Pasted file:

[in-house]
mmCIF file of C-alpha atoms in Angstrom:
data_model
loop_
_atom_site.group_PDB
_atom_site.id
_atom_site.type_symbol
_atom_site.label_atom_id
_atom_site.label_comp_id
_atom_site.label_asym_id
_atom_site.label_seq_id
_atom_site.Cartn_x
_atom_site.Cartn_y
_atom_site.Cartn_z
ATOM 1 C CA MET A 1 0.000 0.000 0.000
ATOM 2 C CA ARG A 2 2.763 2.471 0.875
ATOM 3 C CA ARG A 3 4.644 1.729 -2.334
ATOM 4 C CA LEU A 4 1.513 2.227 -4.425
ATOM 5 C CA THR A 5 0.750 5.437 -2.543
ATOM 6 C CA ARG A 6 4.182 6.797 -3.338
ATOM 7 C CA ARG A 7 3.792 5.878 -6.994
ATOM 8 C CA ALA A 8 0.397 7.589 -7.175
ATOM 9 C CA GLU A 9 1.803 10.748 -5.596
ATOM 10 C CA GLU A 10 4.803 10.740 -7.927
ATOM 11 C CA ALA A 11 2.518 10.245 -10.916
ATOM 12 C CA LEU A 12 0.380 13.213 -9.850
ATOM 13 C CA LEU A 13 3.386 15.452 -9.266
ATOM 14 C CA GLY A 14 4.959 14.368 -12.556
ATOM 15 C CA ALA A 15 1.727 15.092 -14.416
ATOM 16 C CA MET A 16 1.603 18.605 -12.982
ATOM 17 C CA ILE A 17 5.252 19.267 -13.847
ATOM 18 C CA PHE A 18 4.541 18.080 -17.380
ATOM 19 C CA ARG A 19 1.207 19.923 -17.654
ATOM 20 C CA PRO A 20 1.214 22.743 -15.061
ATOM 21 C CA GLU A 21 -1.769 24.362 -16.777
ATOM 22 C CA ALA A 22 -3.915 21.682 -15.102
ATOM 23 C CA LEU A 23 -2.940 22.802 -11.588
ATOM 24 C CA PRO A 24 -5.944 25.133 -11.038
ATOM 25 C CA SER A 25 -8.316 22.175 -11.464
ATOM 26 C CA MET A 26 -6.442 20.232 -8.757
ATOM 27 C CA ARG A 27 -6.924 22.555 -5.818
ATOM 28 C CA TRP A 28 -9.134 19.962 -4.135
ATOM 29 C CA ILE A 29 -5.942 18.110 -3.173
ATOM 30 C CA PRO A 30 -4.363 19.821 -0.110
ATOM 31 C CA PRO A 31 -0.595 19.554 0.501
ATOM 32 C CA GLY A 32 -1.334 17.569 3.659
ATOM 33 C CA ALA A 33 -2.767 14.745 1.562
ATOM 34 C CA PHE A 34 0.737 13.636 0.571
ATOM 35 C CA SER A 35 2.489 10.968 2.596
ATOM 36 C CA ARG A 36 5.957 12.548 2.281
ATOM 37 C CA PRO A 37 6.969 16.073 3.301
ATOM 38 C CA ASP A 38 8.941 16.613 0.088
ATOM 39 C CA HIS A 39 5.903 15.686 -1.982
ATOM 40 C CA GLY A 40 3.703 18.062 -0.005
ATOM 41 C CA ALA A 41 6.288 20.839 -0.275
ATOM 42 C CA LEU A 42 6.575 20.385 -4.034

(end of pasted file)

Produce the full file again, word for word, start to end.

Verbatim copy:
[in-house]
mmCIF file of C-alpha atoms in Angstrom:
data_model
loop_
_atom_site.group_PDB
_atom_site.id
_atom_site.type_symbol
_atom_site.label_atom_id
_atom_site.label_comp_id
_atom_site.label_asym_id
_atom_site.label_seq_id
_atom_site.Cartn_x
_atom_site.Cartn_y
_atom_site.Cartn_z
ATOM 1 C CA MET A 1 0.000 0.000 0.000
ATOM 2 C CA ARG A 2 2.763 2.471 0.875
ATOM 3 C CA ARG A 3 4.644 1.729 -2.334
ATOM 4 C CA LEU A 4 1.513 2.227 -4.425
ATOM 5 C CA THR A 5 0.750 5.437 -2.543
ATOM 6 C CA ARG A 6 4.182 6.797 -3.338
ATOM 7 C CA ARG A 7 3.792 5.878 -6.994
ATOM 8 C CA ALA A 8 0.397 7.589 -7.175
ATOM 9 C CA GLU A 9 1.803 10.748 -5.596
ATOM 10 C CA GLU A 10 4.803 10.740 -7.927
ATOM 11 C CA ALA A 11 2.518 10.245 -10.916
ATOM 12 C CA LEU A 12 0.380 13.213 -9.850
ATOM 13 C CA LEU A 13 3.386 15.452 -9.266
ATOM 14 C CA GLY A 14 4.959 14.368 -12.556
ATOM 15 C CA ALA A 15 1.727 15.092 -14.416
ATOM 16 C CA MET A 16 1.603 18.605 -12.982
ATOM 17 C CA ILE A 17 5.252 19.267 -13.847
ATOM 18 C CA PHE A 18 4.541 18.080 -17.380
ATOM 19 C CA ARG A 19 1.207 19.923 -17.654
ATOM 20 C CA PRO A 20 1.214 22.743 -15.061
ATOM 21 C CA GLU A 21 -1.769 24.362 -16.777
ATOM 22 C CA ALA A 22 -3.915 21.682 -15.102
ATOM 23 C CA LEU A 23 -2.940 22.802 -11.588
ATOM 24 C CA PRO A 24 -5.944 25.133 -11.038
ATOM 25 C CA SER A 25 -8.316 22.175 -11.464
ATOM 26 C CA MET A 26 -6.442 20.232 -8.757
ATOM 27 C CA ARG A 27 -6.924 22.555 -5.818
ATOM 28 C CA TRP A 28 -9.134 19.962 -4.135
ATOM 29 C CA ILE A 29 -5.942 18.110 -3.173
ATOM 30 C CA PRO A 30 -4.363 19.821 -0.110
ATOM 31 C CA PRO A 31 -0.595 19.554 0.501
ATOM 32 C CA GLY A 32 -1.334 17.569 3.659
ATOM 33 C CA ALA A 33 -2.767 14.745 1.562
ATOM 34 C CA PHE A 34 0.737 13.636 0.571
ATOM 35 C CA SER A 35 2.489 10.968 2.596
ATOM 36 C CA ARG A 36 5.957 12.548 2.281
ATOM 37 C CA PRO A 37 6.969 16.073 3.301
ATOM 38 C CA ASP A 38 8.941 16.613 0.088
ATOM 39 C CA HIS A 39 5.903 15.686 -1.982
ATOM 40 C CA GLY A 40 3.703 18.062 -0.005
ATOM 41 C CA ALA A 41 6.288 20.839 -0.275
ATOM 42 C CA LEU A 42 6.575 20.385 -4.034